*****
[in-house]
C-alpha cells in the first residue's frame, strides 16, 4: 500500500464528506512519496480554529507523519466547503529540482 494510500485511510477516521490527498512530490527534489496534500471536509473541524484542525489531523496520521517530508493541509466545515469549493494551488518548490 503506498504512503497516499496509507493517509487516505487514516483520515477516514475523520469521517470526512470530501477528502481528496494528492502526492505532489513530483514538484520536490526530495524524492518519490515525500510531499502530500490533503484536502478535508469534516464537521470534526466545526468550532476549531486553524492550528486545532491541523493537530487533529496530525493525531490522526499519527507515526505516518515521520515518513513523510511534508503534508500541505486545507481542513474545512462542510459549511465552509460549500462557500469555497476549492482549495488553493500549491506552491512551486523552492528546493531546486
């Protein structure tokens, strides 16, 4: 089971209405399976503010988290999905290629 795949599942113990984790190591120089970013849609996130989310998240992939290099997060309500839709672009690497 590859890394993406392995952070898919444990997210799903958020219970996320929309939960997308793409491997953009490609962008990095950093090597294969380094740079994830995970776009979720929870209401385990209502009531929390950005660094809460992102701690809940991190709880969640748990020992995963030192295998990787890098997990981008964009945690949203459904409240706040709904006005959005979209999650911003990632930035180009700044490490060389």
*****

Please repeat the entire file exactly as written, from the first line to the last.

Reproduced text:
[in-house]
C-alpha cells in the first residue's frame, strides 16, 4: 500500500464528506512519496480554529507523519466547503529540482 494510500485511510477516521490527498512530490527534489496534500471536509473541524484542525489531523496520521517530508493541509466545515469549493494551488518548490 503506498504512503497516499496509507493517509487516505487514516483520515477516514475523520469521517470526512470530501477528502481528496494528492502526492505532489513530483514538484520536490526530495524524492518519490515525500510531499502530500490533503484536502478535508469534516464537521470534526466545526468550532476549531486553524492550528486545532491541523493537530487533529496530525493525531490522526499519527507515526505516518515521520515518513513523510511534508503534508500541505486545507481542513474545512462542510459549511465552509460549500462557500469555497476549492482549495488553493500549491506552491512551486523552492528546493531546486
């Protein structure tokens, strides 16, 4: 089971209405399976503010988290999905290629 795949599942113990984790190591120089970013849609996130989310998240992939290099997060309500839709672009690497 590859890394993406392995952070898919444990997210799903958020219970996320929309939960997308793409491997953009490609962008990095950093090597294969380094740079994830995970776009979720929870209401385990209502009531929390950005660094809460992102701690809940991190709880969640748990020992995963030192295998990787890098997990981008964009945690949203459904409240706040709904006005959005979209999650911003990632930035180009700044490490060389």